The Cable’s history is not one of ‘activism’ but more one of organising. The long-term financial sustainability and social aims of the Cable rely on a membership paying £1-plus a month. This means involvement, and building a community of interest is essential. Make sure you speak to a wide cross-section of people and groups. Various people with conventional or other expertise in our network have contributed greatly to the project, whether it’s community elders, youth, ‘on side’ journalists, film makers, designers, media law lecturers or the Centre for Investigative Journalism. Their input has been invaluable.

5 And finally – be prepared for hard work

The first two years of the project have been possible due to a sort of collective chronic masochism, based on fervent belief in the co-op’s potential. Until this month all work, from the core co-ordinators to every contributor, was unpaid – although taking on the challenge and the lessons learned in the process have been priceless. Be ready for doing as much project management and administration as journalism (alongside another job)! Also – the Cable is far from a proven model, so let’s see what happens next.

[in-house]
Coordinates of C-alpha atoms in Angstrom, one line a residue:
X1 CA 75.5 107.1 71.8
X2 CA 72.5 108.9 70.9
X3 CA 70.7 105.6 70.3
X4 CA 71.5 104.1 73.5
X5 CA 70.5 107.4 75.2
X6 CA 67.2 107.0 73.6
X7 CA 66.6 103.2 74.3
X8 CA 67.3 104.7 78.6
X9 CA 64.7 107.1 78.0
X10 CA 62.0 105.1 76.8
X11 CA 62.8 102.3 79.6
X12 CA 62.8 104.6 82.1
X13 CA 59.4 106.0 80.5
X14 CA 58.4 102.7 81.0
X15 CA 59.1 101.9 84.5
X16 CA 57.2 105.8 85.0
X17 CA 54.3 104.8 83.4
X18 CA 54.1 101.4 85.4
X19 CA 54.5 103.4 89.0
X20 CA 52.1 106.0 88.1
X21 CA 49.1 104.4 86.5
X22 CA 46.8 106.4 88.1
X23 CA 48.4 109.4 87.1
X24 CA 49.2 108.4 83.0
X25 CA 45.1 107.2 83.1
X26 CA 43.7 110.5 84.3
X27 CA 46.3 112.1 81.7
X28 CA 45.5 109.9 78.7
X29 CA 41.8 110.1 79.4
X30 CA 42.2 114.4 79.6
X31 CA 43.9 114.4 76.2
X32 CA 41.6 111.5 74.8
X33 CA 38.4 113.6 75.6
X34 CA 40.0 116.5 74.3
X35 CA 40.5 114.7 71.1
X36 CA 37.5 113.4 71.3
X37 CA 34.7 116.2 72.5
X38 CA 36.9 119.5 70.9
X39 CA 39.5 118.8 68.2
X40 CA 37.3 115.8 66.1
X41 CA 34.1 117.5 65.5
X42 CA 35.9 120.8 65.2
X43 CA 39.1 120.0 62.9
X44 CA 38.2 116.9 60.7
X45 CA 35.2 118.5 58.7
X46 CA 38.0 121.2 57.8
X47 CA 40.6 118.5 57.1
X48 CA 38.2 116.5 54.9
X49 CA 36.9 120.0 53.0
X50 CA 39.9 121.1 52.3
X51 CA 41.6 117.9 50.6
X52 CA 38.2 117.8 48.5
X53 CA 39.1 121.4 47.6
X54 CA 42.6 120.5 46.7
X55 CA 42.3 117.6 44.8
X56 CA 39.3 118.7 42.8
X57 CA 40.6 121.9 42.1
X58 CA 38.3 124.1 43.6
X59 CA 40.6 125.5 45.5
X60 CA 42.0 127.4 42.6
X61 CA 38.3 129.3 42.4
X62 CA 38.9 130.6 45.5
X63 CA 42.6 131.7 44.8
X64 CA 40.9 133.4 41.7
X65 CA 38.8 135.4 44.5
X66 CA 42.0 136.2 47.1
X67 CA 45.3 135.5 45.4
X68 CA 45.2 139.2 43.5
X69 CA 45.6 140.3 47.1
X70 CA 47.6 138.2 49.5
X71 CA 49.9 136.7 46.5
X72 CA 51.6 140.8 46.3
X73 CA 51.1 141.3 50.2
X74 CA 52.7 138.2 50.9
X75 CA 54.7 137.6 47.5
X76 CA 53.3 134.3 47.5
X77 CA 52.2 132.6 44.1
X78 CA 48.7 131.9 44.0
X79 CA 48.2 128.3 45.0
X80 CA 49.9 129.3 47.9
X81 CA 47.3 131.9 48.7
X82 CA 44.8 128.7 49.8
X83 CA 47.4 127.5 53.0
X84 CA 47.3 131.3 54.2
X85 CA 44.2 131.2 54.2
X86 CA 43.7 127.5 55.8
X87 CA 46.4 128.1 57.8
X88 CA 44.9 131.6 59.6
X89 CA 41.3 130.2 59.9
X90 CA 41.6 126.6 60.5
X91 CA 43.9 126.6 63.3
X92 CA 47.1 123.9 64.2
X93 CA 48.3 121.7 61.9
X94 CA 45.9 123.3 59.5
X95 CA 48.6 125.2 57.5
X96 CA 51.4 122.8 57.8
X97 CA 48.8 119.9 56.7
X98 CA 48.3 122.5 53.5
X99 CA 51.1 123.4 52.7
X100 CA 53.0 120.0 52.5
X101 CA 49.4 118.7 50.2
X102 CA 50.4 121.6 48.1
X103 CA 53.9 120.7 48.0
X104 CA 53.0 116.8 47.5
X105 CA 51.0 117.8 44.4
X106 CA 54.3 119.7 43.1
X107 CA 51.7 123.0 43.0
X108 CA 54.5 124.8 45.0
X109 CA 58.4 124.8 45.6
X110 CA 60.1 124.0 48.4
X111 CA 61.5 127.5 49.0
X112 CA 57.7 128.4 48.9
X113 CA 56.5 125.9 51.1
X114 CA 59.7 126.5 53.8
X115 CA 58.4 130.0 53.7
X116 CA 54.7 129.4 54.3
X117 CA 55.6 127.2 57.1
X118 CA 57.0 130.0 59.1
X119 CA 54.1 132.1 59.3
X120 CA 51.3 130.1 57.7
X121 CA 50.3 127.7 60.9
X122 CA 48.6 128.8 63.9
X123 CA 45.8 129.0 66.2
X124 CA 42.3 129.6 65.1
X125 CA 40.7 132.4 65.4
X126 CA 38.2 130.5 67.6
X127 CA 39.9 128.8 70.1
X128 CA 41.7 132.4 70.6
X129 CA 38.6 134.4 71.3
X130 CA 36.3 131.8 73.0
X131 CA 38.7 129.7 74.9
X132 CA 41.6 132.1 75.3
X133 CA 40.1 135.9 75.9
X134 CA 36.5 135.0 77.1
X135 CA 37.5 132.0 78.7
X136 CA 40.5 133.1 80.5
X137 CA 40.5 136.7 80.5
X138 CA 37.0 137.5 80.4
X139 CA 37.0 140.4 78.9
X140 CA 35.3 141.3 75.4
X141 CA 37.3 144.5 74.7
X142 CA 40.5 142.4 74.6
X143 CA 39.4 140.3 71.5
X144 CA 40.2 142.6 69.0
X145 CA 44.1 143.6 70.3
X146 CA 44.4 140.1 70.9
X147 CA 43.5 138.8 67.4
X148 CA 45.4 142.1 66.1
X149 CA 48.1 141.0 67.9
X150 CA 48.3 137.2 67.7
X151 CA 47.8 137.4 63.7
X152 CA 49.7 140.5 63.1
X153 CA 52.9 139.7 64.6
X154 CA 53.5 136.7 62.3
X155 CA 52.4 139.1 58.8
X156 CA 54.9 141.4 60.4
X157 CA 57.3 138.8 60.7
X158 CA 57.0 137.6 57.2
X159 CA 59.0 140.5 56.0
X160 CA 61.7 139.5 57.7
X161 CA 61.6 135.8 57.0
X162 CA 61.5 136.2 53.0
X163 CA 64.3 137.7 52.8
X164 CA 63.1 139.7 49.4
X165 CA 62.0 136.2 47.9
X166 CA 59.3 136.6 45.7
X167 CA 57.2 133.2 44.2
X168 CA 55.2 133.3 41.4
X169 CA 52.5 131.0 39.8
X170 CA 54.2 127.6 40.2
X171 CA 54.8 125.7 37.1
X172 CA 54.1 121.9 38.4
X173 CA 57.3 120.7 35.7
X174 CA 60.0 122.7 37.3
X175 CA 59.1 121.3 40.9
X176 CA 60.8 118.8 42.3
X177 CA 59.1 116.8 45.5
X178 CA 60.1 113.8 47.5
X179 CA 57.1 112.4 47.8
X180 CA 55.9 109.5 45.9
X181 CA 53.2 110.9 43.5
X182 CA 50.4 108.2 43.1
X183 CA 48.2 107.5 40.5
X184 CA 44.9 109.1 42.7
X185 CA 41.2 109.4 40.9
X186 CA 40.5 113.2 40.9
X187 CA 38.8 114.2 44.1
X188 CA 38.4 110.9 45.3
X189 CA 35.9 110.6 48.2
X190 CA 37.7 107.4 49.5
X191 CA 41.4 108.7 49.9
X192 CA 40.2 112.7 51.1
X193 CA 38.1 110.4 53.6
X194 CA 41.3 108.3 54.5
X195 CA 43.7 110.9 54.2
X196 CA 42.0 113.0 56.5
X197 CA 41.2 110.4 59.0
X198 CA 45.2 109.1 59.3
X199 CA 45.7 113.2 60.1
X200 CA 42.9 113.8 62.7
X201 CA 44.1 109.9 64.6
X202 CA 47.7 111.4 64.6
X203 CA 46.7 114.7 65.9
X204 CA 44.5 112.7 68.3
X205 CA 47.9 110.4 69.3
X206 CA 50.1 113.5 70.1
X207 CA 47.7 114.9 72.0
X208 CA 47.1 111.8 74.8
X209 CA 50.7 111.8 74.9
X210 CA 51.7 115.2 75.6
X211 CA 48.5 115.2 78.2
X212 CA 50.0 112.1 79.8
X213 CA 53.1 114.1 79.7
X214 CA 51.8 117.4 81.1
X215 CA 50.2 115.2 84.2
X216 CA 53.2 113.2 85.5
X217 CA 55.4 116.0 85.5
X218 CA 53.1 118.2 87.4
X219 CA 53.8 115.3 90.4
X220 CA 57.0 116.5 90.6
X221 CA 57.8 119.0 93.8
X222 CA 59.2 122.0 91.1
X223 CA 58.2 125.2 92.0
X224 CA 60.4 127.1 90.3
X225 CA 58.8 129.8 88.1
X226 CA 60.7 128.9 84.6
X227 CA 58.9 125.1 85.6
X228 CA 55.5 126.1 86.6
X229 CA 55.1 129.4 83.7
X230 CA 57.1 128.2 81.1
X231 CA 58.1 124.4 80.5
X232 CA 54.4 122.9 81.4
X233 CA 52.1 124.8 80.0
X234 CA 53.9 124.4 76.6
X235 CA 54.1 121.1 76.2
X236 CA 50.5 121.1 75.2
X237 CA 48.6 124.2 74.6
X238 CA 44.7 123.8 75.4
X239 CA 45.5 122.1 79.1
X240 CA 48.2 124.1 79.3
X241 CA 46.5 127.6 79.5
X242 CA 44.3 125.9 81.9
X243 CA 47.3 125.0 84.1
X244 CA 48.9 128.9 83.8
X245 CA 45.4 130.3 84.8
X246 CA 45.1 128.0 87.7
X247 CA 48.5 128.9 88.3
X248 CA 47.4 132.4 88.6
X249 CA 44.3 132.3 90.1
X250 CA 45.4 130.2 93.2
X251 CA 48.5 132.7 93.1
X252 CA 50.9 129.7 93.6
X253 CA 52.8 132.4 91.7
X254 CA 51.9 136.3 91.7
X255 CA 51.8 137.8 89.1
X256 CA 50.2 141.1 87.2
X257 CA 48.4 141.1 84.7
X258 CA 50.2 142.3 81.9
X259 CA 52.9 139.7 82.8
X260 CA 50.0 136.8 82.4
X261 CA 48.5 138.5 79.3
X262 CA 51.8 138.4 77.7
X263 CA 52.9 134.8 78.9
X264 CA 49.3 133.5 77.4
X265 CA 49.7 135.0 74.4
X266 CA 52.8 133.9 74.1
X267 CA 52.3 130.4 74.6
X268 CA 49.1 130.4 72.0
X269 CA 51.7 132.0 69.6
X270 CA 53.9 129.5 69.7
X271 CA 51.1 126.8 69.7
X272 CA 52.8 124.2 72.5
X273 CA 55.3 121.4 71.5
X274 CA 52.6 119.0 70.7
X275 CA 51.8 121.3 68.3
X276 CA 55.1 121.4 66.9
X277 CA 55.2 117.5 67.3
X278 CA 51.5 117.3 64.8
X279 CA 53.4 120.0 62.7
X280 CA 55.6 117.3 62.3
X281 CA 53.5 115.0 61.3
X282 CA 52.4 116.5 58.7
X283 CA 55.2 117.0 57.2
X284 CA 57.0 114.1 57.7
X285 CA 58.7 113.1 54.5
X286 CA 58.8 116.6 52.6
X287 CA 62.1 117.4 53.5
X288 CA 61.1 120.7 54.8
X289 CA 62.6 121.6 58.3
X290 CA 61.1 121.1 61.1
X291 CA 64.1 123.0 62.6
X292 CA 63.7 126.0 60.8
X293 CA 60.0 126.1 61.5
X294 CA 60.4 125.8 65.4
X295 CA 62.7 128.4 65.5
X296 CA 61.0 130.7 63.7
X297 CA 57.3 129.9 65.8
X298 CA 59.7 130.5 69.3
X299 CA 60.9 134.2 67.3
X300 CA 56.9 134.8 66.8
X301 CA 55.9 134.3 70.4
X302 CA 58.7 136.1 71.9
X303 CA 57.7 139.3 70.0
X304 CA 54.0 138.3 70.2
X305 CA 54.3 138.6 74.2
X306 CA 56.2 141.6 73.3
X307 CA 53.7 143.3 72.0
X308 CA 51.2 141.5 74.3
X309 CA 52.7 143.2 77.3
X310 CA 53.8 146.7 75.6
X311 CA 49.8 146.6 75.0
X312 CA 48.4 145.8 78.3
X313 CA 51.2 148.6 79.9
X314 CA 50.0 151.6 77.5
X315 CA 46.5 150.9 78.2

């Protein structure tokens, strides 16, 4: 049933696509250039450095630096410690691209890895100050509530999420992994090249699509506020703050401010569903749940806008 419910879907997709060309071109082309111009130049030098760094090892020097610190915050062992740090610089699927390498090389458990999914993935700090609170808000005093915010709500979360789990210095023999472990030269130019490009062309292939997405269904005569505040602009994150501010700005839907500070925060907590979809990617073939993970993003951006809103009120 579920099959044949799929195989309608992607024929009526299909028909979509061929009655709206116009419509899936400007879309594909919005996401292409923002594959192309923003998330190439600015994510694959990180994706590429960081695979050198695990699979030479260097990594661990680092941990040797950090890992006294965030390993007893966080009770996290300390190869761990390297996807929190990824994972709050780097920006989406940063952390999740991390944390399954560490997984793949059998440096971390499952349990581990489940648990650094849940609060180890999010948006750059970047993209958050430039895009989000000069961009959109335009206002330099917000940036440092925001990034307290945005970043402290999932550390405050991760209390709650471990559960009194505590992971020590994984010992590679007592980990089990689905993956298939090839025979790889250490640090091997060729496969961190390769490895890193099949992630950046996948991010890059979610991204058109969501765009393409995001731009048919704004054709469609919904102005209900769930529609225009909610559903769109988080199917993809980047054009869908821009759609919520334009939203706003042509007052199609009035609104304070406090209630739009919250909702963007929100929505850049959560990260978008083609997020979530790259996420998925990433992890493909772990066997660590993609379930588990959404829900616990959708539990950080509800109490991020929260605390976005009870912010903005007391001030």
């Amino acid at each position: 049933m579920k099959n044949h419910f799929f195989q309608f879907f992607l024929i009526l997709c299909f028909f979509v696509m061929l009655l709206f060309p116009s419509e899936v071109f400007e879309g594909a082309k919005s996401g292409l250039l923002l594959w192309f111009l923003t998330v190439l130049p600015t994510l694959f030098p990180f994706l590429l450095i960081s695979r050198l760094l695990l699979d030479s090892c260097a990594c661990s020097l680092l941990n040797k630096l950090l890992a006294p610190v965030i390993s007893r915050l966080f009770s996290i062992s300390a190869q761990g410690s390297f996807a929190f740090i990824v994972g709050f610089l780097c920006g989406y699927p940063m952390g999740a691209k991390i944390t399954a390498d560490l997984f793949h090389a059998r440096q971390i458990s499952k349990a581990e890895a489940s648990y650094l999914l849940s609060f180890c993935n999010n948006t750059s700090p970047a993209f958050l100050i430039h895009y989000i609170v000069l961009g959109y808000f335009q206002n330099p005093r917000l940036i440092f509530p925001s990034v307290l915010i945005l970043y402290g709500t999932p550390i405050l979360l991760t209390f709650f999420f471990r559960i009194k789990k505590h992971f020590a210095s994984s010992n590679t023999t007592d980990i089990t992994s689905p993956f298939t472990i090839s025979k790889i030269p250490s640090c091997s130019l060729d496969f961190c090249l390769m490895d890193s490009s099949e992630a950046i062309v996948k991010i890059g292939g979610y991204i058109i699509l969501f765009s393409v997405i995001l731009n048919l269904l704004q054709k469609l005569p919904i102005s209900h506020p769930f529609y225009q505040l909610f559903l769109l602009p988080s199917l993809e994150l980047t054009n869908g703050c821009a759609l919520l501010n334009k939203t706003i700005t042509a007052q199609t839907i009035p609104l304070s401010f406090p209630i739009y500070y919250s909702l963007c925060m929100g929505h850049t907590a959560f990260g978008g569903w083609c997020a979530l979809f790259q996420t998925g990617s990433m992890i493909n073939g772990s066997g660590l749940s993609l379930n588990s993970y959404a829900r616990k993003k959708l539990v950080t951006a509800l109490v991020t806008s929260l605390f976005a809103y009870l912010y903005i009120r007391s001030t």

Red Pepper is an independent, non-profit magazine that puts left politics and culture at the heart of its stories. We think publications should embrace the values of a movement that is unafraid to take a stand, radical yet not dogmatic, and focus on amplifying the voices of the people and activists that make up our movement. If you think so too, please support Red Pepper in continuing our work by becoming a subscriber today.